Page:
There are only two contemporary rock acts we genuinely fan-girl over—both hailing and fully encompassing each coast individually. The first is New York outfit DAMEHT, and the second is Cali’s Fatal Jamz—a Los Angeles-based glam act, led by Marion Belle, which we’ve closely followed since first discovering their criminally underrated single, “Rookie.” An alumnus of previous bands The Drugs and later Bowery Beasts, Belle has gradually developed a cult-like following over the years—fans who adore him for reviving an era when ultra-sexy, androgynous frontmen dominated mainstream radio.
After three years of recording in a skid row penthouse, Fatal Jamz now has a full-length album ready and slated for release in 2016 via Lolipop Records—described as the first taste of Belle’s Lead Singer Trilogy, as we hear him “open up the gates on a sunlit inferno where today’s starlets and ravishing poor boys play for glory.” The project’s opening track, “Jean Paul Gaultier,” provided a teaser of the band’s nostalgic pop sound, recalling the best of the ’70s wistful powerhouses, from David Bowie to ABBA.
Today, we’re thrilled to premiere its follow-up, “Coverboy,” ahead of Fatal Jamz’s October 8 release show at Los Angeles’ Bootleg Theater, alongside Cullen Omori and special unannounced guests. Listen, below:
Lyrically, bring me through the track, “Coverboy.”
‘Coverboy’ is the title track because it echoes the essence of the record as a whole—the price of desire, pussy and fame—the sacred and the profane. It’s essentially about a singer haunted by his destiny as a performer, and pays homage to experiences I’ve had on and off stage as a singer in Los Angeles. The first line of the song says, ‘Burning like a flame/like a snowball in the rain.’ You’ve got a lot of heat, and your guns are loaded, but you’re running out of time—that’s where I’m coming from. The story goes from there.
You’ve been working on this album for a long time. What took so long?
In 2013 we came off tour with Sky [Ferreira] and Smith Westerns, and we didn’t have a record deal. We’ve had a lot of critical acclaim from musicians, artists [and] press, but without financial backing it’s hard to record. I knew at the time I wanted to embark on what I call the ‘Lead Singer Trilogy’ and I wanted to work with Nic at The Penthouse until we got it right. And the way we did it was in this obsessive bubble—super isolated—which is probably why it took a while, but also probably why we don’t sound like anything else.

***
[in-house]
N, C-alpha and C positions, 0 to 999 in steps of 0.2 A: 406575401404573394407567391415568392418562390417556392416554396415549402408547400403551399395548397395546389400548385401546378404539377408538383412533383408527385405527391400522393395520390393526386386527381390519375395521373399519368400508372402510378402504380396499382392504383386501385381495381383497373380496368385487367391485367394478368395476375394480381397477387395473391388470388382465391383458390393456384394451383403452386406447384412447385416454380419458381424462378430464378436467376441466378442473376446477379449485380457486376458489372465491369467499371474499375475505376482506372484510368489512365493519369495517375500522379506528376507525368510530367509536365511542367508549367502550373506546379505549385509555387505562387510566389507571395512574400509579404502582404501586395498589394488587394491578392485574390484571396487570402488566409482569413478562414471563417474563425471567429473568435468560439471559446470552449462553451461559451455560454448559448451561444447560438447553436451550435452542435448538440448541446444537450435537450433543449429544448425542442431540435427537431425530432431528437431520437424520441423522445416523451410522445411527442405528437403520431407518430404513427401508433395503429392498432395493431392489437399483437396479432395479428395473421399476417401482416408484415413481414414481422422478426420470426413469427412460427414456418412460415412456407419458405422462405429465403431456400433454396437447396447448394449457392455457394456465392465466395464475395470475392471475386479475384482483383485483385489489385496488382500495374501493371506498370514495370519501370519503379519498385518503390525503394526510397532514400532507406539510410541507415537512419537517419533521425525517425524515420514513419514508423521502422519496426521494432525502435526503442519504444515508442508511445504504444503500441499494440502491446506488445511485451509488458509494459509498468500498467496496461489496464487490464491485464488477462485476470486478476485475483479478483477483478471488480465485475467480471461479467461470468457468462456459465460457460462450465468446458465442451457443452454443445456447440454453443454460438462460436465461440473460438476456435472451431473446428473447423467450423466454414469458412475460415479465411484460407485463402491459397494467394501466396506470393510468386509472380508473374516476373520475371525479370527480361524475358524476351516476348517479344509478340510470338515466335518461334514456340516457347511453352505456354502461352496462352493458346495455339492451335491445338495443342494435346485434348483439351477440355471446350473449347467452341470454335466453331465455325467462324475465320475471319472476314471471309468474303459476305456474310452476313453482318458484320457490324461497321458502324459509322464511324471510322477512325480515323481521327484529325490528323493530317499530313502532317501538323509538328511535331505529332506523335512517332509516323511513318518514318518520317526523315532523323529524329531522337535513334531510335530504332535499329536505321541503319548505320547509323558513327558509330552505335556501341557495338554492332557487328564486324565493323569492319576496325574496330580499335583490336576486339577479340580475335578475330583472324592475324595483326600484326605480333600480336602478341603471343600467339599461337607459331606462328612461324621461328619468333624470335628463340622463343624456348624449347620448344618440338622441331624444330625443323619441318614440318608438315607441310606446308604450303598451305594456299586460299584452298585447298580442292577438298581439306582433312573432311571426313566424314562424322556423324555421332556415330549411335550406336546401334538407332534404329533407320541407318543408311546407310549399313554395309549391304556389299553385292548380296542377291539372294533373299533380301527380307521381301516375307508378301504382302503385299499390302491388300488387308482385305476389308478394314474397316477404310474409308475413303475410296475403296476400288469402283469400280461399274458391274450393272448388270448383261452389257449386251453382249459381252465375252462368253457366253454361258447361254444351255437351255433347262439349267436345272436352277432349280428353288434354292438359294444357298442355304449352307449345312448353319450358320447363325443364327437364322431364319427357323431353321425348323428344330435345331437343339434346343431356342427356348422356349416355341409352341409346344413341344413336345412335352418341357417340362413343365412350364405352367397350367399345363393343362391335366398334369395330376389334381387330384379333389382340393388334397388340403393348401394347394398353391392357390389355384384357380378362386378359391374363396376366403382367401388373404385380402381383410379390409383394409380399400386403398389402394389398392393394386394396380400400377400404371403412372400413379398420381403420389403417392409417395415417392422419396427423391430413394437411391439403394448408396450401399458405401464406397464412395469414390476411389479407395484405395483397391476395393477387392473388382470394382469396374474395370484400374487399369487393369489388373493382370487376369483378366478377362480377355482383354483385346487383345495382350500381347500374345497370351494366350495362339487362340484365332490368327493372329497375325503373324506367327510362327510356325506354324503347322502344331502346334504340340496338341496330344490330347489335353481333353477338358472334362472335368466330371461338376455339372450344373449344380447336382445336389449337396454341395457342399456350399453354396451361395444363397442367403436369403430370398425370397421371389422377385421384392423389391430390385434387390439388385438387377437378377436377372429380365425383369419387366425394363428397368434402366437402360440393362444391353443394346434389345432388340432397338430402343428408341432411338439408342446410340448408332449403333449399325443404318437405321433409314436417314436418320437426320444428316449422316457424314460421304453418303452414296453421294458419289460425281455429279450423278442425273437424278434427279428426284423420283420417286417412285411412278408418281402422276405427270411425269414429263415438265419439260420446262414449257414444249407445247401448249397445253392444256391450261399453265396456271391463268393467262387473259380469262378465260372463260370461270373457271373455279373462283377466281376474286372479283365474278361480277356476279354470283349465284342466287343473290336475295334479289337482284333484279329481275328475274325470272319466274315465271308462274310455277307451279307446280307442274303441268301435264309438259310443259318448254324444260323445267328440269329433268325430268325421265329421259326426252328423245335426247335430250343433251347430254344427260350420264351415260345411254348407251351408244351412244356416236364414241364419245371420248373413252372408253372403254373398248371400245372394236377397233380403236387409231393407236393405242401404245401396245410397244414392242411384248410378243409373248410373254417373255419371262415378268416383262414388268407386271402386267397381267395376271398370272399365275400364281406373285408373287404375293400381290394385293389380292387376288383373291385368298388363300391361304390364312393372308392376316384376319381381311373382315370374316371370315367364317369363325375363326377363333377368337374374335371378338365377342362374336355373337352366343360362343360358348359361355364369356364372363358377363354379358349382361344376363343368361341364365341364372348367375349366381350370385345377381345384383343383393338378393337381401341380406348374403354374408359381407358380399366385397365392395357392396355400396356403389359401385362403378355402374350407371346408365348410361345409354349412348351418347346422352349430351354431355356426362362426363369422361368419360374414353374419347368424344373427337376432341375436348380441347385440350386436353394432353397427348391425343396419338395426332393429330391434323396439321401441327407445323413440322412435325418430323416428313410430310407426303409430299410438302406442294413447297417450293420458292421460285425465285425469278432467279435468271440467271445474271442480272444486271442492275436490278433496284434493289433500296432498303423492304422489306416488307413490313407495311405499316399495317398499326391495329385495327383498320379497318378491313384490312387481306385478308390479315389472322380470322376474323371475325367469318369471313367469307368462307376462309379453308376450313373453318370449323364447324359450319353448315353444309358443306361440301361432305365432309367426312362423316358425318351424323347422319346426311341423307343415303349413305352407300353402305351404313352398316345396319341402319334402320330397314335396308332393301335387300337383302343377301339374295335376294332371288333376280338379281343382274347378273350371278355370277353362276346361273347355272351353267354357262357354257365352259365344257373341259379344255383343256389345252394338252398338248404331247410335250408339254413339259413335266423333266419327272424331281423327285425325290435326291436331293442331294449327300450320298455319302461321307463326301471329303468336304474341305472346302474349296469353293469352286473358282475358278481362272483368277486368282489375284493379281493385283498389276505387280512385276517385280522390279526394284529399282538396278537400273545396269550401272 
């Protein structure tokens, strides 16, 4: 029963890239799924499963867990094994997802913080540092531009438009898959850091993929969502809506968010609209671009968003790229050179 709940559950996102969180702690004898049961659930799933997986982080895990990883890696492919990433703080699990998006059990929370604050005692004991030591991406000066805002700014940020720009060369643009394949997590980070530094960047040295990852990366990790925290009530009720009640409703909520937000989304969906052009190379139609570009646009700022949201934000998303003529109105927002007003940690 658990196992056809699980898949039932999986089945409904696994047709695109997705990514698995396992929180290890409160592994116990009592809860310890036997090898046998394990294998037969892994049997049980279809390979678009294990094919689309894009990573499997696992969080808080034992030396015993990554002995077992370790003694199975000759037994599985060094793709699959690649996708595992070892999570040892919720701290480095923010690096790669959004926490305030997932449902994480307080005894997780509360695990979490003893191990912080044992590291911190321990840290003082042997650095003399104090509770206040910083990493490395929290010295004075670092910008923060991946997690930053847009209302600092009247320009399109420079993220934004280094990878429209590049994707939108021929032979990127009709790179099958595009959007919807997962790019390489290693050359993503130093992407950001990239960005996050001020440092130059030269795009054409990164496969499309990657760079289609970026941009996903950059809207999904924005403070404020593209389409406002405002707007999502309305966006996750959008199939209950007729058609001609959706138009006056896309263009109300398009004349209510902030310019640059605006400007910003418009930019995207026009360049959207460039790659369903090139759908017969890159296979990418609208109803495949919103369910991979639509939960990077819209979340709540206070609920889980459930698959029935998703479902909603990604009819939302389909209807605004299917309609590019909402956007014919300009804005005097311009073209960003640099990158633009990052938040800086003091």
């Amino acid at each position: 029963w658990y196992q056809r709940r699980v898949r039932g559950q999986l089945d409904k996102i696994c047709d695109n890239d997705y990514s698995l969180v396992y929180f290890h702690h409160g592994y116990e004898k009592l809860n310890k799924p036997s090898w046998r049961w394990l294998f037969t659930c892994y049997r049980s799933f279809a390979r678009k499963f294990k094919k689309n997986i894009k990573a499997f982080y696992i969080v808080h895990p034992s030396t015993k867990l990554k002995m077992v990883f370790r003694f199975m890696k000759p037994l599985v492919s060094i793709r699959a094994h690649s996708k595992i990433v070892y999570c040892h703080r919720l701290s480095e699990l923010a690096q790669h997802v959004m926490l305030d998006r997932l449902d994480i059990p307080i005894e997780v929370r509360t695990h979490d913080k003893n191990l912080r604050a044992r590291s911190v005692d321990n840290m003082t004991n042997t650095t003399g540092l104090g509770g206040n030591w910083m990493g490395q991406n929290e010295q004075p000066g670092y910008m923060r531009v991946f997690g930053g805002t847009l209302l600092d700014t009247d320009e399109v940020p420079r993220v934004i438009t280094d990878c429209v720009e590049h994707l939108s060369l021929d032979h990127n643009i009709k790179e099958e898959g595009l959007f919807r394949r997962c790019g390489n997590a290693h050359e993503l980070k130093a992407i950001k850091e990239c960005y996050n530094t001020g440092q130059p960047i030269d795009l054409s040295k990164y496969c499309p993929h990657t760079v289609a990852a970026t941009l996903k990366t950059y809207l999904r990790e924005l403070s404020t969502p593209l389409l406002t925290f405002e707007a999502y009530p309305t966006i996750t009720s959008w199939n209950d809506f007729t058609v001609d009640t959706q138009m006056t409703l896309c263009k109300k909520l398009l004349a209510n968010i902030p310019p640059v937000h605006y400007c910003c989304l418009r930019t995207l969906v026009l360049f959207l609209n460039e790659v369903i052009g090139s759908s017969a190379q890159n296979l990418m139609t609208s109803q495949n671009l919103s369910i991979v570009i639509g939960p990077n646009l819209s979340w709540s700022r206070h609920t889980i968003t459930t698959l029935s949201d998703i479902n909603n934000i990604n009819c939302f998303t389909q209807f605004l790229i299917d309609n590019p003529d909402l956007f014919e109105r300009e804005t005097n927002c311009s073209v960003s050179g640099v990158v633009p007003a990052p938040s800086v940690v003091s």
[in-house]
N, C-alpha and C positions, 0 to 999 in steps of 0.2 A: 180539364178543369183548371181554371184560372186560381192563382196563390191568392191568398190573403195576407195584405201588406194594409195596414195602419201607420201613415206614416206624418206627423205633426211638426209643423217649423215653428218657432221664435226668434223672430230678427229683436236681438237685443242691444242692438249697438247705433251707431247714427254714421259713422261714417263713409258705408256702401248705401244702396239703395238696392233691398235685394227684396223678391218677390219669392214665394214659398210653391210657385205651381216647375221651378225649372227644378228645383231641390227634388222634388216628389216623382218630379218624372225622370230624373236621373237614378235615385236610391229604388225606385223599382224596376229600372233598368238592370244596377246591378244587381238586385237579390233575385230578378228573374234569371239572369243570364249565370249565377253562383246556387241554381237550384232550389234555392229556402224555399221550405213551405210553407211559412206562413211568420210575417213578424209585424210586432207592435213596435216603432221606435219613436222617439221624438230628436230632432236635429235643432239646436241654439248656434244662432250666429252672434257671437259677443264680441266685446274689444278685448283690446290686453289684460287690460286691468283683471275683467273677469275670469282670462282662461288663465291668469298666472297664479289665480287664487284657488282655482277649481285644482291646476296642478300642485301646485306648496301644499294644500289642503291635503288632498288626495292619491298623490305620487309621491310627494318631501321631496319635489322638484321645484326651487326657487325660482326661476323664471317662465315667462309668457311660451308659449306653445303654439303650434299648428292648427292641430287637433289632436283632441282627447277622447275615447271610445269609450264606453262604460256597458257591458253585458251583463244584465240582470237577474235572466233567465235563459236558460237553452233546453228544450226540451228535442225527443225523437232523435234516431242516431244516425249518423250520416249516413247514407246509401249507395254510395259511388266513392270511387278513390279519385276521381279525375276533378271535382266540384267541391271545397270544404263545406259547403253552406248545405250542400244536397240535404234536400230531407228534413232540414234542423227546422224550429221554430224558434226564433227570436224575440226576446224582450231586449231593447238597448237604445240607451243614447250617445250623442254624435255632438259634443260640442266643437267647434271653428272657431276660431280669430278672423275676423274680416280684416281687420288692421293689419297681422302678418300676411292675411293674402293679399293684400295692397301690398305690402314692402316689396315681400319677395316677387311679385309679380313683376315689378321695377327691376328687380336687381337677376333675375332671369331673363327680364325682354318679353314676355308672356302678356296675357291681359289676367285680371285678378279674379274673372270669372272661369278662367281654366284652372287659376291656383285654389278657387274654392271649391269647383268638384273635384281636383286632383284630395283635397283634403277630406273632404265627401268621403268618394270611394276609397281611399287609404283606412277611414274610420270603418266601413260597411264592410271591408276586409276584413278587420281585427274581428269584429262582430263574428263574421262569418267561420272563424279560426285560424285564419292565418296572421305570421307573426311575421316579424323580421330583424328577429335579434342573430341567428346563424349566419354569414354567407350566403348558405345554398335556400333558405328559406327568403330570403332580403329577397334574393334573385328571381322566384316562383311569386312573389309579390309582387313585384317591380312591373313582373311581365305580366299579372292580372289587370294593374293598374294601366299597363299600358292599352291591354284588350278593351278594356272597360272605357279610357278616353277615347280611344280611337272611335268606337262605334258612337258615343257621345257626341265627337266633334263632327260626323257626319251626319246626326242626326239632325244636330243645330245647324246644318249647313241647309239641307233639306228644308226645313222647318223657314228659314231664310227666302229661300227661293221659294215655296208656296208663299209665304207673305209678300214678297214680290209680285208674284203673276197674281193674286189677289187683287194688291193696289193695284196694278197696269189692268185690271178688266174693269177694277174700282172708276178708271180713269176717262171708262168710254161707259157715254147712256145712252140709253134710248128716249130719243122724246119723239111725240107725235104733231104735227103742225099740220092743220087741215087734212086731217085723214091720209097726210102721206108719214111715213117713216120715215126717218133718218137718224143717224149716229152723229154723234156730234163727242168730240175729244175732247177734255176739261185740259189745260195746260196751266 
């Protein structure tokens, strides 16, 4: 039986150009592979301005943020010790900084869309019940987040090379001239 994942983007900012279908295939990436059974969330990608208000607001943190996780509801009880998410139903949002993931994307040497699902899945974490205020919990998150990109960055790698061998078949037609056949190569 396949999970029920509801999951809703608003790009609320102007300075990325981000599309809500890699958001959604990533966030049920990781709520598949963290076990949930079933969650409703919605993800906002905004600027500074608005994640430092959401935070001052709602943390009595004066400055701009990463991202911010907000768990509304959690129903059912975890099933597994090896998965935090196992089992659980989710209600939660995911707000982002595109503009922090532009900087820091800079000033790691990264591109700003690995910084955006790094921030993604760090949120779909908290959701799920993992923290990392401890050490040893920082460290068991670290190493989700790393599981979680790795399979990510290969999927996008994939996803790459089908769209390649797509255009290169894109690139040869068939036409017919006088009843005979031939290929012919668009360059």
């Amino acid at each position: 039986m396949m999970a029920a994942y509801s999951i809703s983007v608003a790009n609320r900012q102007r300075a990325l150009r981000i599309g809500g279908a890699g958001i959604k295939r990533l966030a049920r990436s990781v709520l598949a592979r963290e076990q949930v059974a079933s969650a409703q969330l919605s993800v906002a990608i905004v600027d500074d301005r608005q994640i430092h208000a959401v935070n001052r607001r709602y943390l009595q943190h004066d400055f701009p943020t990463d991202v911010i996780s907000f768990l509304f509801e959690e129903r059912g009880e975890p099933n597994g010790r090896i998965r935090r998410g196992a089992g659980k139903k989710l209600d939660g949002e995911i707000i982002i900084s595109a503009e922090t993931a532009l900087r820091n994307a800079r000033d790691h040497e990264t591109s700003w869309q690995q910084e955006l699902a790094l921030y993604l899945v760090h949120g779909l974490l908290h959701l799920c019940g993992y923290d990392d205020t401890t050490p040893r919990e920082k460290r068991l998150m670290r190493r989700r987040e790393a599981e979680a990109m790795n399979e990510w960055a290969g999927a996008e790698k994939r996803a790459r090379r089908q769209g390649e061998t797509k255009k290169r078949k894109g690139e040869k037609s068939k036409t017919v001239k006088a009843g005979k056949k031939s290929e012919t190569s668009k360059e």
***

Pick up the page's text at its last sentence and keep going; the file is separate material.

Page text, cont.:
Where did you write this track?
I wrote the chord changes and initial melodies, did a demo of it and brought it to Nic. We worked out the lush 12-string guitar parts and his bass lines. It was becoming gorgeous and I decided to lyrically lay it all bare—the whore I’ve been, the groupies I’ve known and the glory of just making music.
What’s the message of your new album, as a whole?
The album has been a desperate cry to keep my own innocence alive. I hope it does the same for other people.
Why do you think there are so few rock stars in today’s contemporary music?
I know what you’re asking, but the term itself is one of the reasons why there aren’t any, or many, of a certain kind of creature anymore—at least not in guitar music. Richard Hell said a lead singer is a sacred monster and that’s hard as fuck to be.
What provoked your nostalgic look and sound?
The music [and] lyrics represent how I feel today, right now. The production has its own life—its own sheen that’s not mired in the past or present. But I do think I live by a kind of code of romance that’s probably more like, of the chivalric era, King Arthur, because I’d die to capture the true way I feel about someone, or some place, inside of a song that could play forever.
1. Jean Paul Gaultier
3. In My Car
5. Lead Singer
6. Nikki Sixx
7. Pale Pink Rose
10. Touch the Flame